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Technology News 429 - abandoned mine lands program TN #15: remining abandoned underground and surface coal mines to reduce effluent contaminant load.
Pittsburgh, PA: U.S. Department of the Interior, Bureau of Mines, TN 429, 1994 Feb; :1-2
Objective: Determine the effectiveness of remining operations in reducing contaminant load (acidity, iron, and sulfate) of discharges emanating from abandoned surface and underground coal mines. Background: Until the implementation of remining initiatives, most States had regulations that held the operator remining an abandoned site responsible for preexisting acid mine drainage (AMD) discharges. For example, if a mining company wanted to remine an area hydrologically connected to an existing AMD discharge, the company became responsible, as soon as the site was activated, for treating that discharge to meet effluent standards. If the mining operation improved the quality of the discharge, but the discharge failed to meet effluent standards, the company was held accountable for perpetual treatment. Because of this regulation, most mine operators avoided abandoned sites with minable coal reserves and AMD discharges. However, changes in remining legislation allow coal companies to be released from treatment liability as long as the post-remining pollution load does not exceed the pre-remining level. If remining can improve water quality through improved mining and abatement techniques, abandoned mine land (AML) areas that previously were liabilities could become assets. Abandoned mine sites eligible for remining are geographically widespread and areally extensive. For example, over 29,000 kilometers of abandoned highwalls are currently estimated to exist in the Appalachian region, and a significant portion of this land could be economically reclaimed through remining. If abandoned sites can be reclaimed by remining, without the use of AML funds, more AML funds would be available for reclaiming additional areas. In addition, coal reserves, which have not been economically minable because of the potential discharge treatment liability, would be available. Approach: U.S. Bureau of Mines researchers analyzed the quality and flow rates of discharge water before and after remining operations in Pennsylvania, using several statistical methods, including exploratory data analysis, nonparametric upper prediction limits, and the Mann-Whitney U test. They evaluated water quality characteristics before and after remining, pollution abatement techniques, methods of statistical analysis, and pre-remining sampling schemes. Results: Water Quality Analyses of the contaminant concentrations, loading rates, and flow rates of mine discharges indicated that remining is successful overall in preventing additional ground and surface water degradation. Most discharges had post-remining pollution loads equivalent to or less than the pre-remining levels. At some discharges, significant degradation appears to have occurred; however, short-term or transient changes (less than 1 year) in flow and/or concentration arc the primary reasons for the degradation. The most common reason for a significant change in pollution load (increase or decrease) was a change in the discharge flow rate. Contaminant concentration was a subordinate factor in some cases. However, concentration may play a stronger role when a significant increase rather than a decrease in pollution load is indicated. Pollution Abatement Techniques: Because the mine discharge flow rate exerts a strong control on the pollution load, reducing flow through mining and/or reclamation practices will improve the probability that the operation will not incur long-term treatment liability. With this knowledge, mine operators may be more willing to enter into remining permits and regulating agencies may be more willing to issue them. Discharge flow-reduction practices can be incorporated into the permit-application abatement plan. Abandoned surface mines, prior to remining, commonly have unreclaimed open pits and closed-contour depressions in poorly sorted spoil that can serve as ground water recharge zones. For many abandoned surface mines, regrading spoil will greatly reduce surface water infiltration and increase runoff by eliminating these recharge zones. Regrading spoil to eliminate closed-contour depressions may be the most viable option because it is the least expensive method of reducing surface recharge and it is necessary to satisfy the reclamation requirements. Flow can also be reduced by diversion of recharging ground and surface waters away from the reclaimed site. Methods that decrease recharging surface waters include installing diversion ditches, capping the site with a low-permeability material, regrading spoil, and revegetating. Methods for decreasing recharging ground waters to the spoil include installing drains and/or grout curtains at or near the final highwall, using horizontal free-draining dewatering wells, and sealing adjacent underground mine entryways exposed during mining. Where remining exposes underground mines, sealing entryways may be the least expensive and most viable option. When remining on abandoned surface mines, installing a highwall drain may be the most viable option, if sufficient grade can be achieved to allow for a free-draining, low-maintenance system. Applicability: The study sites encompassed 21 coal seams and an extensive portion of the Pennsylvania bituminous coal fields. The geologic and hydrologic conditions are similar to those in other Appalachian coal mining States. Therefore, although this study was conducted exclusively in Pennsylvania, similar remining programs in other Appalachian States should be at least as successful in terms of pollution load reduction.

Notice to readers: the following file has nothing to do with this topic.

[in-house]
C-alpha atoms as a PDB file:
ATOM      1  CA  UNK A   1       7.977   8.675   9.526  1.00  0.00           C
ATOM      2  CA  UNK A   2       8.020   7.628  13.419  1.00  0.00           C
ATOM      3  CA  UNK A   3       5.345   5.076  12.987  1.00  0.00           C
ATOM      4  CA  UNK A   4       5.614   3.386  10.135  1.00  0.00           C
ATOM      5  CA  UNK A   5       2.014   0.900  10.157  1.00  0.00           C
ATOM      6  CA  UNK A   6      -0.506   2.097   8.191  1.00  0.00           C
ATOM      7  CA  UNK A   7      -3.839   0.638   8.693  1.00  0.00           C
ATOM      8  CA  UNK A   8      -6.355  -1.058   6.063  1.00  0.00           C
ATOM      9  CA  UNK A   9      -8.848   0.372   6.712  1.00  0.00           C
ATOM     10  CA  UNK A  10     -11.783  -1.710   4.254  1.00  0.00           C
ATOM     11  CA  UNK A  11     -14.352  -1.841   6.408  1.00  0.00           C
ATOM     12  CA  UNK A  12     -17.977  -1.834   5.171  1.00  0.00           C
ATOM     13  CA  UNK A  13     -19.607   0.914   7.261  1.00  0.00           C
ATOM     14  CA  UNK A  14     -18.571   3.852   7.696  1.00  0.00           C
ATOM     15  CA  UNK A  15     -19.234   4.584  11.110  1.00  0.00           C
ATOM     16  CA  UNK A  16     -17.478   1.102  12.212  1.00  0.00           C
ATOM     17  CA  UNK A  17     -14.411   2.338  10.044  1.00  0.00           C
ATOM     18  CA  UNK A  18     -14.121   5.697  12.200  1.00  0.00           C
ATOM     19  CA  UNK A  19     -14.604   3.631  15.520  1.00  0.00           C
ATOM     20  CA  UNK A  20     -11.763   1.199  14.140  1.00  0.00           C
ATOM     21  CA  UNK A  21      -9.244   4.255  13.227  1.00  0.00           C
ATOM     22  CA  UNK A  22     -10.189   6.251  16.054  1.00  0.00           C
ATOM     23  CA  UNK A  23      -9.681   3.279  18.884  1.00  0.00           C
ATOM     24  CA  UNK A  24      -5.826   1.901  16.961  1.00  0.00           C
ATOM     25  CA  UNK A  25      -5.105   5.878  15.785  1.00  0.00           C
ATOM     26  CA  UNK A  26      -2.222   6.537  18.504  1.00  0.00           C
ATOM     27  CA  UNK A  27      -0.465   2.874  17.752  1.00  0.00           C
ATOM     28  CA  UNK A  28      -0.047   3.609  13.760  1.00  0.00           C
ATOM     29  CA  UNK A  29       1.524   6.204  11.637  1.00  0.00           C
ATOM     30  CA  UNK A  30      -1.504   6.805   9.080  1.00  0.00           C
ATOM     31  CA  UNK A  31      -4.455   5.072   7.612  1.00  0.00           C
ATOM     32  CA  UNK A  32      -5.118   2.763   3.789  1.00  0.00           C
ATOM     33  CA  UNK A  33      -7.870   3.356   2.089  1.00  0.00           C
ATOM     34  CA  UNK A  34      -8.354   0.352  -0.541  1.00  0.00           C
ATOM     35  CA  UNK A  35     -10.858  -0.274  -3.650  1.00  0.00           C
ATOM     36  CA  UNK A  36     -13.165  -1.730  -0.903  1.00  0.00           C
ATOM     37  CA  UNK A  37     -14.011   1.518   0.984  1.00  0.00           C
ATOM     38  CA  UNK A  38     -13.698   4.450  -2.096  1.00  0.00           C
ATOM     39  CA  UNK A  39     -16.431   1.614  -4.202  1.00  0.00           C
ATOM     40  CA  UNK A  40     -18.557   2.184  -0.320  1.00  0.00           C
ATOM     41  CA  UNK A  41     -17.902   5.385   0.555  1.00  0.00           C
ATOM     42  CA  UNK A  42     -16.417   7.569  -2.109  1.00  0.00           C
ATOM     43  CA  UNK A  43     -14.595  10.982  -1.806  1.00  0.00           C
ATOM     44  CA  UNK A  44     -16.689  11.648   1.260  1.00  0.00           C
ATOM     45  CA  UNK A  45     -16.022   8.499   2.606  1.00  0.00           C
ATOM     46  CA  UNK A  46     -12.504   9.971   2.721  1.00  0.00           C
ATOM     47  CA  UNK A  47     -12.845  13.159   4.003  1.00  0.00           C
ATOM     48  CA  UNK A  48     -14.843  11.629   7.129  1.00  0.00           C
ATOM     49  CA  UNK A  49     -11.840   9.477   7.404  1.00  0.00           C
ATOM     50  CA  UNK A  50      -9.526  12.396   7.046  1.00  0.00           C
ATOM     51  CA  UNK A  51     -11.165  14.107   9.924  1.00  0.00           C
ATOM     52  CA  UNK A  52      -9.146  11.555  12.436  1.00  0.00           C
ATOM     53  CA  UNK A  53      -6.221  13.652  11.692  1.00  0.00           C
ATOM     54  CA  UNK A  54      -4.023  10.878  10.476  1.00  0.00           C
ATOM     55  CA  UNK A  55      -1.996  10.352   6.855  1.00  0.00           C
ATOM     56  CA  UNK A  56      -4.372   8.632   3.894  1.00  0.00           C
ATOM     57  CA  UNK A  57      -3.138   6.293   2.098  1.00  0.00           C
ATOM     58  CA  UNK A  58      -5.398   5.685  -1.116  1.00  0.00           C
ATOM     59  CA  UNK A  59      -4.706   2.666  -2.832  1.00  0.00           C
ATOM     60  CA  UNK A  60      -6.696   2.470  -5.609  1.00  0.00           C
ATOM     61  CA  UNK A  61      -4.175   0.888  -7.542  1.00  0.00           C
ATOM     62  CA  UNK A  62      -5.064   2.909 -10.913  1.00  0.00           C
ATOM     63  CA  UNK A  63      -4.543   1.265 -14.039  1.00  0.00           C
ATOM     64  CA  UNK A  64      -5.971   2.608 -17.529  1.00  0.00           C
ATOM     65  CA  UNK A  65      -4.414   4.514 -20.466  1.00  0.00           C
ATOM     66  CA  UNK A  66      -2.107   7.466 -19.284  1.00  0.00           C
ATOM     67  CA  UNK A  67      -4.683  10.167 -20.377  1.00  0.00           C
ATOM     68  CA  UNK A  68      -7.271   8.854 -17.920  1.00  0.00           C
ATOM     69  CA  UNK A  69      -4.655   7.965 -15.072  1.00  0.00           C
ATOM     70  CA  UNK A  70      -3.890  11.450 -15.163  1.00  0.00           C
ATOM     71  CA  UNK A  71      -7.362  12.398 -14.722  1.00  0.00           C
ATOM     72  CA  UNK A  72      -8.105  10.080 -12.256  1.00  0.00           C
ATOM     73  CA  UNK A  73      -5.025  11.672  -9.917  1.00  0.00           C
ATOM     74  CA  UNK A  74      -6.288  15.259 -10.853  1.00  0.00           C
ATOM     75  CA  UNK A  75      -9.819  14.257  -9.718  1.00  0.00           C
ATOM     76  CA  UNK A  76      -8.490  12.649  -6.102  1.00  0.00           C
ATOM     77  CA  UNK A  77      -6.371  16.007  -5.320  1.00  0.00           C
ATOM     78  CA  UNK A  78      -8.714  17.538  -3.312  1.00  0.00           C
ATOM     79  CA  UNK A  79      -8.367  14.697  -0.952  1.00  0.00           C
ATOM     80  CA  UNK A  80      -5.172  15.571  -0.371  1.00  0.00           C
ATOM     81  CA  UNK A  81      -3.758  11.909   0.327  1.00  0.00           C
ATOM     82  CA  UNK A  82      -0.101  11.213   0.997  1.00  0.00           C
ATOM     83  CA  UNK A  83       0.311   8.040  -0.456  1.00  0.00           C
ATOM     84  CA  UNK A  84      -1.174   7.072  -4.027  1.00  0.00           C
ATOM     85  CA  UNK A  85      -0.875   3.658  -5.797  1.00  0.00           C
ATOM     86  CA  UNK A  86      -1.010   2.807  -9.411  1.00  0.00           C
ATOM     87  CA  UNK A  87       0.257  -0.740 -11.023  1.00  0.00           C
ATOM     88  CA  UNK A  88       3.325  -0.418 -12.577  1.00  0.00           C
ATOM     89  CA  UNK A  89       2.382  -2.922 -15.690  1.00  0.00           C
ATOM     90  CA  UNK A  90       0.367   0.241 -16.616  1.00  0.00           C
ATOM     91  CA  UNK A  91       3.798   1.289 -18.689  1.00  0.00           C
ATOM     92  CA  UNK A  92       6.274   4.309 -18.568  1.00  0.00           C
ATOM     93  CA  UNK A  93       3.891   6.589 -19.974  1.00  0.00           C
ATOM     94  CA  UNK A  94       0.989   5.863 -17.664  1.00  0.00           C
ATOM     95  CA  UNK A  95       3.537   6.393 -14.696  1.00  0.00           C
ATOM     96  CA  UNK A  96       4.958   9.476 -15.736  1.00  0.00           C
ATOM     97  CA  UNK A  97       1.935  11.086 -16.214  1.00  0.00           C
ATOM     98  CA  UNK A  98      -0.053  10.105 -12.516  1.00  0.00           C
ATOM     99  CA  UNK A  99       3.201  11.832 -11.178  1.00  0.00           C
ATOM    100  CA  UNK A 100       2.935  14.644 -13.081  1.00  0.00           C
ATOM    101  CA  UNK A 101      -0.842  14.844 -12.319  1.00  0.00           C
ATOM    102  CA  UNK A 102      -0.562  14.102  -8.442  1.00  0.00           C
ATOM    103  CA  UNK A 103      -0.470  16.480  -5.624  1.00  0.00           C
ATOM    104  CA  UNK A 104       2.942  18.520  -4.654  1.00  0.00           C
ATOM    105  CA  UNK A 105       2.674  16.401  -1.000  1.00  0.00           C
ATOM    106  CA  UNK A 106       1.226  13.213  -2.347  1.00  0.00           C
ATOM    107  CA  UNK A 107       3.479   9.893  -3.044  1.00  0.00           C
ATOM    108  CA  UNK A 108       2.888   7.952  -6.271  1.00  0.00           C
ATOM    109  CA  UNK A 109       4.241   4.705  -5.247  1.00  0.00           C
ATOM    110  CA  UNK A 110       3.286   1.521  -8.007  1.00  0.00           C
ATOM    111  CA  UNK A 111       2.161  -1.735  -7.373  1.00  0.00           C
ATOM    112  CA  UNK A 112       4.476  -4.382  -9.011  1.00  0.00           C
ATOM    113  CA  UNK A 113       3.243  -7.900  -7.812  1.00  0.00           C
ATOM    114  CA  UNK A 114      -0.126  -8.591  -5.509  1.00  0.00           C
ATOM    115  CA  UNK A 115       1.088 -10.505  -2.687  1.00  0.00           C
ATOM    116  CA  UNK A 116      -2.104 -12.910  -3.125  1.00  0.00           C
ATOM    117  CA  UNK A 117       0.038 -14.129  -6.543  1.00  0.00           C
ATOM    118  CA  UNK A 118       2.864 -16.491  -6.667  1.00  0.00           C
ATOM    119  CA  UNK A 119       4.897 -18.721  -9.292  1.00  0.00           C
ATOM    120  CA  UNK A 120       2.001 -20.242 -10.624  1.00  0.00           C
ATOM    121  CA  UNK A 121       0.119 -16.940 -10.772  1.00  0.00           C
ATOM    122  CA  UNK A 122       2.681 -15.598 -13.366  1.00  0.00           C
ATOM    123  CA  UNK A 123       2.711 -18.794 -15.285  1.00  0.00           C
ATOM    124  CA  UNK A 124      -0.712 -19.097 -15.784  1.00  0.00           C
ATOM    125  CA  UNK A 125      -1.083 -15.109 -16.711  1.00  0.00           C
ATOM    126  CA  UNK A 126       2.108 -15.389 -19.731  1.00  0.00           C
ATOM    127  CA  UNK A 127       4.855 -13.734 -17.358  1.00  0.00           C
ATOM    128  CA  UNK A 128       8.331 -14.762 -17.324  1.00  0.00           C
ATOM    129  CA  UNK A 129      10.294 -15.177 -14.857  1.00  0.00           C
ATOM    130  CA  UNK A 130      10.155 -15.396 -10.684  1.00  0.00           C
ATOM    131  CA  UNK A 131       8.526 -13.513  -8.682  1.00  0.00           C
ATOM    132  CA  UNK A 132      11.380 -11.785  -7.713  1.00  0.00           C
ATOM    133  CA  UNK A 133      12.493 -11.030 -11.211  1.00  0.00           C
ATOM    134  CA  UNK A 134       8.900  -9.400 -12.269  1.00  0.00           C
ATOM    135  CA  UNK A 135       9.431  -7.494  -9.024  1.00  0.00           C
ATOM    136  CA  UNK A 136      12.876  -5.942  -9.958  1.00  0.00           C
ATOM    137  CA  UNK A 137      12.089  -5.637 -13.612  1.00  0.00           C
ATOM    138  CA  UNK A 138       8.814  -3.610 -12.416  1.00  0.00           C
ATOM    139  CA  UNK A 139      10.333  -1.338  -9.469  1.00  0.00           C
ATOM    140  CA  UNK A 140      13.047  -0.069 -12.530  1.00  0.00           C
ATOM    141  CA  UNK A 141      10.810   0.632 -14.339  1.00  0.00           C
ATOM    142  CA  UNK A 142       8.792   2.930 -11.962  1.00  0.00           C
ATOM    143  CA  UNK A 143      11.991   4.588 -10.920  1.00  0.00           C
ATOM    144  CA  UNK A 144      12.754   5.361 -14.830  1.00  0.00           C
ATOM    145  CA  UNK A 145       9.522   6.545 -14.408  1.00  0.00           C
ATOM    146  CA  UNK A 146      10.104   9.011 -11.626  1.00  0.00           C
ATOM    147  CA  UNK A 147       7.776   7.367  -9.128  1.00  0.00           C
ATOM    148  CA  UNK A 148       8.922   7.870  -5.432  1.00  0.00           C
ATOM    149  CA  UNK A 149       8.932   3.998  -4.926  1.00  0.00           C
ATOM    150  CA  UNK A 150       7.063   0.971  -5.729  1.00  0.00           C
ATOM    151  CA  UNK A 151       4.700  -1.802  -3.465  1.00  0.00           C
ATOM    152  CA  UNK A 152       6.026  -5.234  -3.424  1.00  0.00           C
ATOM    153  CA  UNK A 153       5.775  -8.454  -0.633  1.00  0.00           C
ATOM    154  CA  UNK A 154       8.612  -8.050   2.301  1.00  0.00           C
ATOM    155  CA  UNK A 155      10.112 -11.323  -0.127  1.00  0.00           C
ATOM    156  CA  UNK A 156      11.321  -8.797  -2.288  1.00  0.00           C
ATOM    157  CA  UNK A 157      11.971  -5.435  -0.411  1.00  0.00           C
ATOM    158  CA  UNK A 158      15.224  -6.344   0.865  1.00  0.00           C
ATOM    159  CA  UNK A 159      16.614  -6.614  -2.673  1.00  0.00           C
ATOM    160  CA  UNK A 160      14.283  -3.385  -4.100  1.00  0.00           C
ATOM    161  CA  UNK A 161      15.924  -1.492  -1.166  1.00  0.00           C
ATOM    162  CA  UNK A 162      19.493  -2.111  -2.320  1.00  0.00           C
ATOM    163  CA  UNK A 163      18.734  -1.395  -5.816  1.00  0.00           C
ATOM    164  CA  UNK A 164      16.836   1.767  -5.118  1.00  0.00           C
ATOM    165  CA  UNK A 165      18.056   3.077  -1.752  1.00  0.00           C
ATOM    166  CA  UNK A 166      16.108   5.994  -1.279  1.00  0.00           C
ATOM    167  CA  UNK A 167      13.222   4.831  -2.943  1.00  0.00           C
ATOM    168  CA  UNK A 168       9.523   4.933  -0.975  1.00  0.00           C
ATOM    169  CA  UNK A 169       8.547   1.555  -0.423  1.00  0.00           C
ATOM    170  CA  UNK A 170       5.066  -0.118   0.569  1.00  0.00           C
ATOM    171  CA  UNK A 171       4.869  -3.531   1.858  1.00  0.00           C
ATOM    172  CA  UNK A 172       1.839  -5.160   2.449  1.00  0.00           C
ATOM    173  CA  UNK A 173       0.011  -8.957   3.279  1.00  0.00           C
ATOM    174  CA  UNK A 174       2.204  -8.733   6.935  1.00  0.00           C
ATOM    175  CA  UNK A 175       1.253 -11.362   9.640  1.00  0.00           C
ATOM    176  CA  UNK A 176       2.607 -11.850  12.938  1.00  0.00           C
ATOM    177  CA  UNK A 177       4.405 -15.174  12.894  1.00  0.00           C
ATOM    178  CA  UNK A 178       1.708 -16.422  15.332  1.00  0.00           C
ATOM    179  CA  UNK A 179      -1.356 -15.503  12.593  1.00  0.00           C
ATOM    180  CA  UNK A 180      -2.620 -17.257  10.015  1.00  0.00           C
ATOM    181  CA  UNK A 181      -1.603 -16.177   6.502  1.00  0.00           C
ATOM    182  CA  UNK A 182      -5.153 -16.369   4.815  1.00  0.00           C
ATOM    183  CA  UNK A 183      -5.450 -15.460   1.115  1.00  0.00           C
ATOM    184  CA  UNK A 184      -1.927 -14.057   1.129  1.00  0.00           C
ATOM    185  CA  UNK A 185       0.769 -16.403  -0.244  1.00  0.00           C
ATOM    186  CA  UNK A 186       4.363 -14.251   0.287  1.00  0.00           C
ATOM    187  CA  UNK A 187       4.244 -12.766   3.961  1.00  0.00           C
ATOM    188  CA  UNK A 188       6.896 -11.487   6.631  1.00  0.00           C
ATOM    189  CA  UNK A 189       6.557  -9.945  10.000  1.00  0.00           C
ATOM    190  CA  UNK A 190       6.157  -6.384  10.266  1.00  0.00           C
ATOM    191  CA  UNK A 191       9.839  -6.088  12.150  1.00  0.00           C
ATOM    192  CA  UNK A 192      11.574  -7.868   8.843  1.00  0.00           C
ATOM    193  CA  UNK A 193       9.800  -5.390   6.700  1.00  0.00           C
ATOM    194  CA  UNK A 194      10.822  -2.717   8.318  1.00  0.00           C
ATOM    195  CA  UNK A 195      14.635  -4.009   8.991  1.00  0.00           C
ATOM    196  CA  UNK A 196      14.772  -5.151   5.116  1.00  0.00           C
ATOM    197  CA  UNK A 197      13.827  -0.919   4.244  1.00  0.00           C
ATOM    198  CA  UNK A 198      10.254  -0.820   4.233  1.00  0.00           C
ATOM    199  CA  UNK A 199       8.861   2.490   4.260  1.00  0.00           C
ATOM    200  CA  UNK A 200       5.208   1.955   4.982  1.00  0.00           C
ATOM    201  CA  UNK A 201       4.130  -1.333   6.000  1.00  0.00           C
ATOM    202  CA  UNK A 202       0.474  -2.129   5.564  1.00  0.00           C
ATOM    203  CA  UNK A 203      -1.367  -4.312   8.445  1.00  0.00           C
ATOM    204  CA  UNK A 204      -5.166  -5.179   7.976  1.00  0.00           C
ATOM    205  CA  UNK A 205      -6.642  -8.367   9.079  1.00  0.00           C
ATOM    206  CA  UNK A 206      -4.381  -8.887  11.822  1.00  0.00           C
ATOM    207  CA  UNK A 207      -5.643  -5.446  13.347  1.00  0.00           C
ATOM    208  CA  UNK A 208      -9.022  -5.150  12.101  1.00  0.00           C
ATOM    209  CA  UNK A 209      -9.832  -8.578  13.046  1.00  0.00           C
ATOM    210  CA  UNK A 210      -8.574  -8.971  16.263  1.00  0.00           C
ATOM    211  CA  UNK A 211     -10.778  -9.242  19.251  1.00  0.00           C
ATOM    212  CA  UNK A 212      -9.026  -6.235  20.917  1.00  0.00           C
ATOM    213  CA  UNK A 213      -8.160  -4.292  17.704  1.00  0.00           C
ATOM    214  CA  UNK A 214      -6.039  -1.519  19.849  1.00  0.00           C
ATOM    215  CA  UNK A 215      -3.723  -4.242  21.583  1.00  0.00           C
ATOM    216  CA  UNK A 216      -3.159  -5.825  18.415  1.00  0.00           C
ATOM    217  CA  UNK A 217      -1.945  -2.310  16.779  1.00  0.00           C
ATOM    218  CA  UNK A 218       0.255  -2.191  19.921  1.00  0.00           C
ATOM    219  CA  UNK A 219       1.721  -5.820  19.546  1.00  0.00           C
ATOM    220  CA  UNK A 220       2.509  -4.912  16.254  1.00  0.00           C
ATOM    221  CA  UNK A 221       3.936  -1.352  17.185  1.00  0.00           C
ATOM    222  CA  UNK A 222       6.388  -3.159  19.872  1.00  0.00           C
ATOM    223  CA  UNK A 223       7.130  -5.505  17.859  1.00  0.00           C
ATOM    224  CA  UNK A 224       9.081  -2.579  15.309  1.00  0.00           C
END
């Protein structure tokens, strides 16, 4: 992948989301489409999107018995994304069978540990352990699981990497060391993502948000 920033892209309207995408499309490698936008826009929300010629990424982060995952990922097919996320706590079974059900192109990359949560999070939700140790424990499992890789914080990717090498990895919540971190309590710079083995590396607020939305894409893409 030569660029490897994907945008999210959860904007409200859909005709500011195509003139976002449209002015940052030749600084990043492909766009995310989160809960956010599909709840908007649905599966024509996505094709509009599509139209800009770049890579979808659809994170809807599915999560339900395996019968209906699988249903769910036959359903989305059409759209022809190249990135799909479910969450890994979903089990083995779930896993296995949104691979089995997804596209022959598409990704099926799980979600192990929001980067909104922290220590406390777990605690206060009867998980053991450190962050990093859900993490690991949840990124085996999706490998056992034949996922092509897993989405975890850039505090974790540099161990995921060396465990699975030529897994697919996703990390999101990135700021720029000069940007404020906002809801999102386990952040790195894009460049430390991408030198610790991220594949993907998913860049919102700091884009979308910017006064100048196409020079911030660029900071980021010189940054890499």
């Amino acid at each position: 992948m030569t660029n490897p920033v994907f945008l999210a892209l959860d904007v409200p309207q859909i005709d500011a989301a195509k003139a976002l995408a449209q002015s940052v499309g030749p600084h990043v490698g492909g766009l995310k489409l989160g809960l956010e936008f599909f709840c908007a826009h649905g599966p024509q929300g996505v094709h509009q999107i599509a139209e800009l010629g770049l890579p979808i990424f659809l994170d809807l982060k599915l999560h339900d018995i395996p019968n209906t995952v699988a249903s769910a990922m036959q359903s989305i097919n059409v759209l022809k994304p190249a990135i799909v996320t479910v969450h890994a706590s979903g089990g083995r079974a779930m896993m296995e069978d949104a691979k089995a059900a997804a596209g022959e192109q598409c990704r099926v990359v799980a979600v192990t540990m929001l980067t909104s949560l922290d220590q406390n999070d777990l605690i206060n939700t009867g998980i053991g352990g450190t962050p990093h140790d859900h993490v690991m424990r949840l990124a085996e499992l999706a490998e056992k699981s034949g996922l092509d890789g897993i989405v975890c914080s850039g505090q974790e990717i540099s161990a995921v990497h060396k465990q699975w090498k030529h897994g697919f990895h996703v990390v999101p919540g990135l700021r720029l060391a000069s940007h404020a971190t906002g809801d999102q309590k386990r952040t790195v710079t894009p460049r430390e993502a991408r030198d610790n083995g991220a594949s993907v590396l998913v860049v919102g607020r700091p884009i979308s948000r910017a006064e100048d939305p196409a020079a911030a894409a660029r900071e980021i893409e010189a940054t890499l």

Mining-industry; Surface-mining; Underground-mining; Coal-mining; Environmental-pollution
Pittsburgh, PA: U.S. Department of the Interior, Bureau of Mines, TN 429
Page last reviewed: April 12, 2019
Content source: National Institute for Occupational Safety and Health Education and Information Division